Poet Found: Ross Gay

Back in February, I bought a slim volume of poetry because I loved the cover – a bright floral abstract and the title, Catalog of Unabashed Gratitude by Ross Gay.  I flipped to the first page – a poem about figs.  Figs – my Grandpa Charlie’s favorite and my favorite too.  I often splurge and buy a basket of them when they are in season, slice them in half and enjoy them twice as long, not sharing a single one of them with anyone!  All to myself – those figs are my treasure.  So yes, I knew I would love this book.  But of course, in my true inconsistent fashion, I forgot about the book before I read all of it, and it became wedged between my countless notebooks on my my bookshelf.

Catalog of Unabashed Gratitude

Last week, as I was ready to go off on vacation, I was looking for a sweet summer read. I pulled out the book, returned to the figs and was mesmerized. I read on and on trying to uncover the rhythm, welcoming the repetition, wondering how this young, gay, Black professor from Youngstown, Ohio composed words in lines I wished were my own. I invite you to dip into the nectar of his words.

Gay takes mundane things: buttoning his shirt, sleeping in his clothes, drinking water from his hands and creates a cadence you can’t help but read aloud and wonder: “How does he do that?” Something about the arrangement of his words and the sounds he created encouraged me to read his words aloud.  There is something so powerful – not just in the images, but in the sounds in composed. I read the book cover to cover, and over and over, trying to get his genius to repeat in my brain. Rereading his words opened the floodgates of sorrow and beauty, and I began to write poetry again. For this, I am grateful.

Room 109                                                                                                                                                by Joanne L. Emery

The hotel used to be a sturdy and elegant bank,

On a street corner in Old Montreal:

A historic landmark, a fortress now for art:

Warhol, Indiana, Hirst, Magritte, Miro –

And there in the gilded frame

Against the pale yellow wall,

Monet’s garden peaks out:

Corner of Garden at Montgeron

Peaceful greens and blues,

Speckled pinks and dappled yellows –

Century-old paint

Brushed into being

To soothe me as I sit

In the yellow chair by the window

Anticipating sunlight.

 

 

 

 

 

For the Love of Words

 

Some words feel wonderful in your mouth: benevolent, pashmina, Constantinople. They roll right off one’s tongue and into one’s imagination.  Words hold meaning and are the building blocks of all human thought. When I began teaching thirty-eight years ago, I marveled at my preschool students’ curiosity about words and how they could understand and use words far above their age and grade level.  One boy was so enamored with geology and dinosaurs that his vocabulary in these areas far surpassed mine, affording him the opportunity to be my teacher, and I, his attentive student!  I believe that spark of curiosity and imagination in learning vocabulary ignites the power to explore a universe of ideas and concepts.  Teachers consistently embed vocabulary learning throughout the day.  Word learning is not compartmentalized into the teaching spelling or phonics or reading.  It is integrated into all content areas.  For example, the word “boundary” may be introduced as a geographic word in social studies, but then used in physical education to describe the limits of a game, used in art to mean a shift in color, texture, or shape, or again in mathematics as boundary lines on a graph. This deep learning allows students to remember and recognize the new words they are learning and apply them across subjects.  Students at all grade levels are encouraged to use new vocabulary as they speak and write, constantly building their knowledge.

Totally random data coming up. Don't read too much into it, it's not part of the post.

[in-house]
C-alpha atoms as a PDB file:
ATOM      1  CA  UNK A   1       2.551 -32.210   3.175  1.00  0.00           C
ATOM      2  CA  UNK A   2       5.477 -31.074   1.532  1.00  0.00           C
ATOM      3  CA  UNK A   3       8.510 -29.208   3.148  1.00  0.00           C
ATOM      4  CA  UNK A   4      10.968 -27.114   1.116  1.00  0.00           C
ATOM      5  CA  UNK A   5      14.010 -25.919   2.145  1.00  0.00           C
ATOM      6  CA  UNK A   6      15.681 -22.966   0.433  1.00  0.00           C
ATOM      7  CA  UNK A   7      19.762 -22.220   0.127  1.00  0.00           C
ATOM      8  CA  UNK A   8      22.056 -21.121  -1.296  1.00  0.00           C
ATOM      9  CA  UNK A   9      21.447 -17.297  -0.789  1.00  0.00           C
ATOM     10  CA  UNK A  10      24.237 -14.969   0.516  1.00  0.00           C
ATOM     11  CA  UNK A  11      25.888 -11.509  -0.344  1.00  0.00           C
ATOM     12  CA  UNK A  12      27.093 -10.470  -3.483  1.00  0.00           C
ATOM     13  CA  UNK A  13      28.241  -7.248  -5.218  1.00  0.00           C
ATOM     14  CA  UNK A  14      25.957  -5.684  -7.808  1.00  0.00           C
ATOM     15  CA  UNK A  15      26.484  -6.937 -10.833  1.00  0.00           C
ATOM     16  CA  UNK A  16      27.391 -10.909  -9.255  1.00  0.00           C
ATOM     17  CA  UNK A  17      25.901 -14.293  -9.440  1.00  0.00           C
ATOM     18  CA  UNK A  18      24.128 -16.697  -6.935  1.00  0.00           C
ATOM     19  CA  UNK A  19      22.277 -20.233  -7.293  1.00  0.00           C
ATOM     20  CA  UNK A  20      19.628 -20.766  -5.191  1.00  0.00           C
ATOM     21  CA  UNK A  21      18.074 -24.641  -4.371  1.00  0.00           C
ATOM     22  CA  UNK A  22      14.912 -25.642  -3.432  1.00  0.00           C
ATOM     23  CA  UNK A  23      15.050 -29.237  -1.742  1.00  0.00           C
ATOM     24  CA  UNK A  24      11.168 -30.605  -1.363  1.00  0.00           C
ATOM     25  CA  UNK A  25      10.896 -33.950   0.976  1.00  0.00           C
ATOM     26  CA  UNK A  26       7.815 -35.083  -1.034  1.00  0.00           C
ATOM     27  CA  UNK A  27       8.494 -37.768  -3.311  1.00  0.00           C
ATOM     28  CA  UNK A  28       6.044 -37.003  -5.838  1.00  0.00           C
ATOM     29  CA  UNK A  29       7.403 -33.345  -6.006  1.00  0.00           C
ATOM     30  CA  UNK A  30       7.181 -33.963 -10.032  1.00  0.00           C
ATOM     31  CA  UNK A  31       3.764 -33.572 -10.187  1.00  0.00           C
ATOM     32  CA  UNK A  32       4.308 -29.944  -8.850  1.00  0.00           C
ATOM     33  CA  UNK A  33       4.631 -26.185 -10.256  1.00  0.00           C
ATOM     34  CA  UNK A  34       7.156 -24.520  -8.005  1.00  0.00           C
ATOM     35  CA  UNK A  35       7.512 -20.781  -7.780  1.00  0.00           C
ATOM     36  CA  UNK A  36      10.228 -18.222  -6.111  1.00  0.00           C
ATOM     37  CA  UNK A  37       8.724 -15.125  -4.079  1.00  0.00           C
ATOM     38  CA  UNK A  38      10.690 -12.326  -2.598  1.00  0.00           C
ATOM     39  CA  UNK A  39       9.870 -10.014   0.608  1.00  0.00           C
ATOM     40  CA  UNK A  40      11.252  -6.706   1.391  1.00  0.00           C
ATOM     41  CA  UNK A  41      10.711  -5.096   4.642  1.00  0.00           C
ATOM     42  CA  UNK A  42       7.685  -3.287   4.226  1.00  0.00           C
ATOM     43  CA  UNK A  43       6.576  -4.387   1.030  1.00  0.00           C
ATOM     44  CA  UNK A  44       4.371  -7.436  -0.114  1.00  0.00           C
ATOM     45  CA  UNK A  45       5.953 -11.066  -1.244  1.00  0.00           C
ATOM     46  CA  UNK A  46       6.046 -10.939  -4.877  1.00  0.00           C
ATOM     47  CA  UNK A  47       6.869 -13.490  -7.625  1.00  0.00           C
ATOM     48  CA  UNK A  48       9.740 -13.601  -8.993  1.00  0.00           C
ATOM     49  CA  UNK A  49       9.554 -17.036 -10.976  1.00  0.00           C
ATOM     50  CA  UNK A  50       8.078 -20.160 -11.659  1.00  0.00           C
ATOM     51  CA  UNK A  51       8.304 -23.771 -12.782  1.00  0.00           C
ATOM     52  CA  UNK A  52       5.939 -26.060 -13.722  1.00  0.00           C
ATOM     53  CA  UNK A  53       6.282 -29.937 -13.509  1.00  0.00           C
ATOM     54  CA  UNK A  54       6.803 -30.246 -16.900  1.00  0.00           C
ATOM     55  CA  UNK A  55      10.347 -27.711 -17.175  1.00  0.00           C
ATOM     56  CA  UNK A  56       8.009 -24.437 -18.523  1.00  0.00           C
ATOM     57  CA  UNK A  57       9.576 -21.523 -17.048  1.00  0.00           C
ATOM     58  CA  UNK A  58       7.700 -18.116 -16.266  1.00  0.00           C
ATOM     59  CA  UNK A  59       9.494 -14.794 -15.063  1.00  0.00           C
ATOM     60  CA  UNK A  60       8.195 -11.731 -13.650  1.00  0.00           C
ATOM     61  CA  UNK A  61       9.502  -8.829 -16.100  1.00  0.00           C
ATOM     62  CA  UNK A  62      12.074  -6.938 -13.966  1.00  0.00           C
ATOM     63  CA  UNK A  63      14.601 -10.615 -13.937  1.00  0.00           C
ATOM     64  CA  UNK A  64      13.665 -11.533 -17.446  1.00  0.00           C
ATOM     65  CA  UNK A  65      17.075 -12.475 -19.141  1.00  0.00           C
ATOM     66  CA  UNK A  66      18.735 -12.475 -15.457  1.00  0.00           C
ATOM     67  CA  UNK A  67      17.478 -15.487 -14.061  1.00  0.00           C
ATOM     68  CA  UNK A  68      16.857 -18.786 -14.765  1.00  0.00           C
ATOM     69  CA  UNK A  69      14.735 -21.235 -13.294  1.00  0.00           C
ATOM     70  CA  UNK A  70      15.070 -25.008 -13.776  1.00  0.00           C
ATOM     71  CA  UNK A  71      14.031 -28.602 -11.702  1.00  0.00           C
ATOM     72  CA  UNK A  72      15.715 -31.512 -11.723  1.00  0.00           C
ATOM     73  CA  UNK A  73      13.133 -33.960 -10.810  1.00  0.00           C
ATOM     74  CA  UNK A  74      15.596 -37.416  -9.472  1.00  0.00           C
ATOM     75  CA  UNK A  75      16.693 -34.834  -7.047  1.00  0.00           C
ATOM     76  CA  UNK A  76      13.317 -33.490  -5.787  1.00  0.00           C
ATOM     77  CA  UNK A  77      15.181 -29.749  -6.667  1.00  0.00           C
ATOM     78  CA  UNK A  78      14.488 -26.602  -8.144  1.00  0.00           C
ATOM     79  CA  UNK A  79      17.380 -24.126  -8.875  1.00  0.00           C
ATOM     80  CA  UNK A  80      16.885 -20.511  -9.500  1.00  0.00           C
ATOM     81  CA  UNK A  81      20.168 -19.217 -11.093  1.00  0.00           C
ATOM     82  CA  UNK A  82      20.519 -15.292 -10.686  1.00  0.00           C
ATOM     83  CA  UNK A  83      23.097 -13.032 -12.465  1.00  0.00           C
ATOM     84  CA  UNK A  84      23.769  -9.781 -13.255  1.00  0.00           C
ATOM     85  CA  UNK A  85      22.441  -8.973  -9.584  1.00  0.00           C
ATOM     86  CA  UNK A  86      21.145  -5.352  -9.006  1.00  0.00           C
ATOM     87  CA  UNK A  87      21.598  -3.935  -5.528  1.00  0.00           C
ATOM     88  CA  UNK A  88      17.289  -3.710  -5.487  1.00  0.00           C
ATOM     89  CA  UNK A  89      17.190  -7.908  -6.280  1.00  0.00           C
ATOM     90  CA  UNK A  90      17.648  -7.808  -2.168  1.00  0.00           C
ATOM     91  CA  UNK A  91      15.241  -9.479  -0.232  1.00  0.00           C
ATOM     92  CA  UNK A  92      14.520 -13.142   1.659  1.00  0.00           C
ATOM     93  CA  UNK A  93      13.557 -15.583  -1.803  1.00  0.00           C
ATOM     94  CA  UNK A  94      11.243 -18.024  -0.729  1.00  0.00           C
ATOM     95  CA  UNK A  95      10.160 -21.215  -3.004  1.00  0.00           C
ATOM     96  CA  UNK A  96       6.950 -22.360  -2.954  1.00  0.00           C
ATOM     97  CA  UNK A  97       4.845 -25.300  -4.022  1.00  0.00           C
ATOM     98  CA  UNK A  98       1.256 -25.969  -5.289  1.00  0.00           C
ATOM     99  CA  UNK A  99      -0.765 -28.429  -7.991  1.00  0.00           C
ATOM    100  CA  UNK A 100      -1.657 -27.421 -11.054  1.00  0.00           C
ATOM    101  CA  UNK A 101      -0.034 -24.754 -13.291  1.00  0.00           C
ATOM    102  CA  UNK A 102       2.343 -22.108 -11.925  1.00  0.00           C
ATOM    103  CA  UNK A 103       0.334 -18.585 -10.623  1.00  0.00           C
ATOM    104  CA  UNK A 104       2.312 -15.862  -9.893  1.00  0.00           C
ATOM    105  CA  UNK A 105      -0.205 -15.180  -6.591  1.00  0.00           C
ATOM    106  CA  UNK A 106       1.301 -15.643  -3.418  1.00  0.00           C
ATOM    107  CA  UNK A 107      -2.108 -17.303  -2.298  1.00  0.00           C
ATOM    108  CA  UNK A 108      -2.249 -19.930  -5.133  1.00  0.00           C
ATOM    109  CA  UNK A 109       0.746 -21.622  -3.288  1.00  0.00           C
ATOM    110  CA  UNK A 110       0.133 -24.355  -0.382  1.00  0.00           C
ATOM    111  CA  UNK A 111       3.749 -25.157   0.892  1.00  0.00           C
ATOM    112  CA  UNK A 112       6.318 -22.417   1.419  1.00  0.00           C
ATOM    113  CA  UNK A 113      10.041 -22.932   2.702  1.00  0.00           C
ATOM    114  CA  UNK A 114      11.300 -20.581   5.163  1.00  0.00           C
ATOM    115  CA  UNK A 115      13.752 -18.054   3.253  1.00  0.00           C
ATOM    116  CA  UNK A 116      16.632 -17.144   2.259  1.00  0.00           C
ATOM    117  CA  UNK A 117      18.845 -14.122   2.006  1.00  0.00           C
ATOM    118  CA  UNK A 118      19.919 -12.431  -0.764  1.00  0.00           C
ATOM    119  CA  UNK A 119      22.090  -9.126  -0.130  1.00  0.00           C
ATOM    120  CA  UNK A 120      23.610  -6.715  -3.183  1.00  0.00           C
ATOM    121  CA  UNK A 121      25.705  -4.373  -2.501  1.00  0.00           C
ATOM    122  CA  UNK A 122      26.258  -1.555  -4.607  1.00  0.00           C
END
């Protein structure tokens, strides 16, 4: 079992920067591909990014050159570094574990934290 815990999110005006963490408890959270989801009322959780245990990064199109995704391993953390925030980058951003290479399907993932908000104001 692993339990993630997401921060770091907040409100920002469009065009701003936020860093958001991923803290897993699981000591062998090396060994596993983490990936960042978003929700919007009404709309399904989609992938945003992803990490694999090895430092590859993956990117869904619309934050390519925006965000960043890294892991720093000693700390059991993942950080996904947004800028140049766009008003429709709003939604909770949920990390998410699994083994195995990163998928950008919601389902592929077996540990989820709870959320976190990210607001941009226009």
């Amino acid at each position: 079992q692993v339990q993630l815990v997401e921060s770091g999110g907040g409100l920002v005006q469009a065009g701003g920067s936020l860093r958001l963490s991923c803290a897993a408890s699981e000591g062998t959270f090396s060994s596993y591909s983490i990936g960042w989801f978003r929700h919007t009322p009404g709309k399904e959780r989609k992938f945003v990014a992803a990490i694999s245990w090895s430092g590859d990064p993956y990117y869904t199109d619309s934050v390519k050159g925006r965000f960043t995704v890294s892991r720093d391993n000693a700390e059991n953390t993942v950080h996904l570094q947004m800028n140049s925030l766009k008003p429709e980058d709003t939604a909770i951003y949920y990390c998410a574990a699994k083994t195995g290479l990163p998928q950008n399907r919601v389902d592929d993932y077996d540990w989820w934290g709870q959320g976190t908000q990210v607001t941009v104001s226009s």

At the school, where I am the ELA Curriculum Coordinator, we celebrate the love of words as a whole community by learning a new word each week. Every Monday, I post the word of the week, its meaning, and a sentence containing the word.  Teachers reinforce the Wonder Word throughout the week, and it often is added to class word walls or vocabulary charts, gradually becoming part of a student’s personal vocabulary bank.  Many of the words I choose coincide with a current theme such as “wisdom” in September to begin the year, “gratitude” in November to acknowledge Thanksgiving, or “absurd” in March to celebrate the work of Dr. Seuss. Those connections allow students to associate and visualize, helping them put new words into their long-term memory. At the end of the year, older students work together to create a vocabulary quiz show that incorporates some of their favorite words, and the whole school participates during our final school assembly. In this way all students celebrate the wonder of the words they’ve learned throughout the year. At the core of vocabulary learning is the love of words, the pure joy of expressing yourself with wondrous words that roll off your tongue!